A parliamentary report of 1777 recorded parish workhouses in operation at Stanes (sic) for up to 50 inmates, Harlington (40 inmates), Harmondsworth (4), Shepperton (35), and Sunbury (25).
Staines had a workhouse by 1759, probably near Pound Mill, just east of the former Staines West station. In 1777, it housed up to fifty inmates. The parish also used a property at Hale Bridge. At various times, workhouse inmates were occupied in oakum-picking and sack-weaving and basket-making. The Pound Mill premises replaced in 1824 by a new building on Shortwood Common.
In June 1791, the master of the Staines workhouse, William Seymour, was charged with assaulting a pauper and accelerating his death. In order to rid the parish of responsibility for the man, who was seriously ill, Seymour had violently dragged him from the workhouse and across the parish boundary. He was left on a common, unable to move and exposed to the elements, and had died not long afterwards. Seymour was given a year's imprisonment.
Staines Poor Law Union formally came into existence on 28th June 1836. Its operation was overseen by an elected Board of Guardians, 21 in number, representing its 13 constituent parishes as listed below (figures in brackets indicate number of Guardians where this was more than one):
Middlesex: Ashford, East Bedfont with Hatton (2), Cranford, Feltham (2), Hanworth, Harlington, Harmondsworth (2), Laleham, Littleton, Staines (4), Stanwell (2), Shepperton, Sunbury (2).
The population falling in the Union in 1831 had been 12,644 — ranging from Littleton (134) to Staines itself (2,486). The average poor-rate expenditure for 1833-5 had been £6,903 or 10s.11d. per head of the population.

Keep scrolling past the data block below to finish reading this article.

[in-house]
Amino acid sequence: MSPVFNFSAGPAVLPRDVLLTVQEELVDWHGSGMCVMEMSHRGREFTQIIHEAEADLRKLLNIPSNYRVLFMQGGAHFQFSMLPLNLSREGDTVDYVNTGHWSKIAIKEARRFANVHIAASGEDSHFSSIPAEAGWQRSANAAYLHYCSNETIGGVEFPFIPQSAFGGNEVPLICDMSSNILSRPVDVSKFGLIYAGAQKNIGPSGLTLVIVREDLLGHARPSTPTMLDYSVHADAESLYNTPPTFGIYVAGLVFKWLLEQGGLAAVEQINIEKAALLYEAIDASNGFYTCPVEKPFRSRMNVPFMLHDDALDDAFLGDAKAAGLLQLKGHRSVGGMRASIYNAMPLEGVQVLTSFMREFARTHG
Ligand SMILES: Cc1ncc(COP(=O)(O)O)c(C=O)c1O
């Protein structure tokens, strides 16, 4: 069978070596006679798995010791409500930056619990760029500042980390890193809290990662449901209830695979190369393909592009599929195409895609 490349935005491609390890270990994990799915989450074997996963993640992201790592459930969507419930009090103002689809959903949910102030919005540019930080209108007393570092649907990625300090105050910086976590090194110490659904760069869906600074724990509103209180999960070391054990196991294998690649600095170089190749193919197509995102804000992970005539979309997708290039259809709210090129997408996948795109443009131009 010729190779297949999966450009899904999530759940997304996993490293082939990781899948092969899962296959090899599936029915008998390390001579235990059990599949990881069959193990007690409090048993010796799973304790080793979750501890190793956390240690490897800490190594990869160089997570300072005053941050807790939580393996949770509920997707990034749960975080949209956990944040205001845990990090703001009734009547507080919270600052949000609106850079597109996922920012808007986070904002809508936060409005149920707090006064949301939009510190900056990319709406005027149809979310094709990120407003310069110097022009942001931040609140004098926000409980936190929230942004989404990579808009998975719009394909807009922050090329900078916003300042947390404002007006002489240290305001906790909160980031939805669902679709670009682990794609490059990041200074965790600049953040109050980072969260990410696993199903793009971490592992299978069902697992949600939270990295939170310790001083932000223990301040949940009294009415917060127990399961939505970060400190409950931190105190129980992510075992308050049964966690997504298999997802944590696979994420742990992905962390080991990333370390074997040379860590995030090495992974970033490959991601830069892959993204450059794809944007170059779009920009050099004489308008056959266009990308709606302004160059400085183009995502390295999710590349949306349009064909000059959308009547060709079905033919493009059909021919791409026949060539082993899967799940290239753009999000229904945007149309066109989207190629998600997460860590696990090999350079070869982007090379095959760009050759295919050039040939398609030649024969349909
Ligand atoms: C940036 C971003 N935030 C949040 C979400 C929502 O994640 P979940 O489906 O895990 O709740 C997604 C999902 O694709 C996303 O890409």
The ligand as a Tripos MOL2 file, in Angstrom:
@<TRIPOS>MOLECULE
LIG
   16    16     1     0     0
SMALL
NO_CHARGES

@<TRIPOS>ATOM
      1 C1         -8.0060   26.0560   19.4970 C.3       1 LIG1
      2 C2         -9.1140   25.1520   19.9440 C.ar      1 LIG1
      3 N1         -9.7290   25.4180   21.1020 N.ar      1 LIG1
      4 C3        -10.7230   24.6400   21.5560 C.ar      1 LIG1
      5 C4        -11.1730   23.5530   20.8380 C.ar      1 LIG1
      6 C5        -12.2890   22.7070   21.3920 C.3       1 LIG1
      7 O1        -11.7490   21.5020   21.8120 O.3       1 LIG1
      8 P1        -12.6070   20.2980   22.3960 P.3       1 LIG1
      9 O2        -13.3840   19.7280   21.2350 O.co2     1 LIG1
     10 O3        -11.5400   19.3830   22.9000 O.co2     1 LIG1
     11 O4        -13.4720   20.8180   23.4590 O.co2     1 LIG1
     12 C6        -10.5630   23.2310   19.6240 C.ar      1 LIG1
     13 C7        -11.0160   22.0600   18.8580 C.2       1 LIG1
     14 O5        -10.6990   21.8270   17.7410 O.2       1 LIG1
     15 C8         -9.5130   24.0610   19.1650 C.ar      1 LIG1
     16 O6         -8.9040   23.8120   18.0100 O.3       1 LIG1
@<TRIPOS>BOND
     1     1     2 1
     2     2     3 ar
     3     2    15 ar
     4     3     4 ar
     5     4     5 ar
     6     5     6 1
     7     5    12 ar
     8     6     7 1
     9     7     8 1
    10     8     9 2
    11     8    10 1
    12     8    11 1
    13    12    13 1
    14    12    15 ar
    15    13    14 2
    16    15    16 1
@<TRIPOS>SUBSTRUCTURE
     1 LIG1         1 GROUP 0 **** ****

A new Staines Union workhouse was built on the north side of the London Road in Ashford in 1840-1.
In 1912, to remove boys from the main workhouse, a separate boys' home was erected to the east of the workhouse. It was designed by Mr G.W. Manning.
The workhouse site in 1914 are shown on the map below:
The former workhouse later became Ashford Hospital. All the original workhouse buildings have now been demolished.
By the 1920s, the Staines Union was operating three children's scattered homes at Stanwell, exact location undetermined. They could accommodate a total of 93 children.
Note: many repositories impose a closure period of up to 100 years for records identifying individuals. Before travelling a long distance, always check that the records you want to consult will be available.
The Ancestry website has two collections of London workhouse records (both:
- The London Workhouse Admission and Discharge Records (1764-1930).
- The Poor Law and Board of Guardian Records, 1738-1930 — a wider range of London workhouse-related records.
- The FindMyPast website has workhouse / poor law records for Westminster.
- London Metropolitan Archives, 40 Northampton Road, London EC1R OHB. Holdings (filed under 'Ashford Hospital') include: Births (1848-93); Deaths (1890-1954); Creed registers (1869-1930; Admission and discharge registers (1912-40); Register of defectives (1886-1930); Register of lunatics (1919-33).
- Higginbotham, Peter Workhouses of London and the South East (2019)
Unless otherwise indicated, this page () is copyright Peter Higginbotham. Contents may not be reproduced without permission.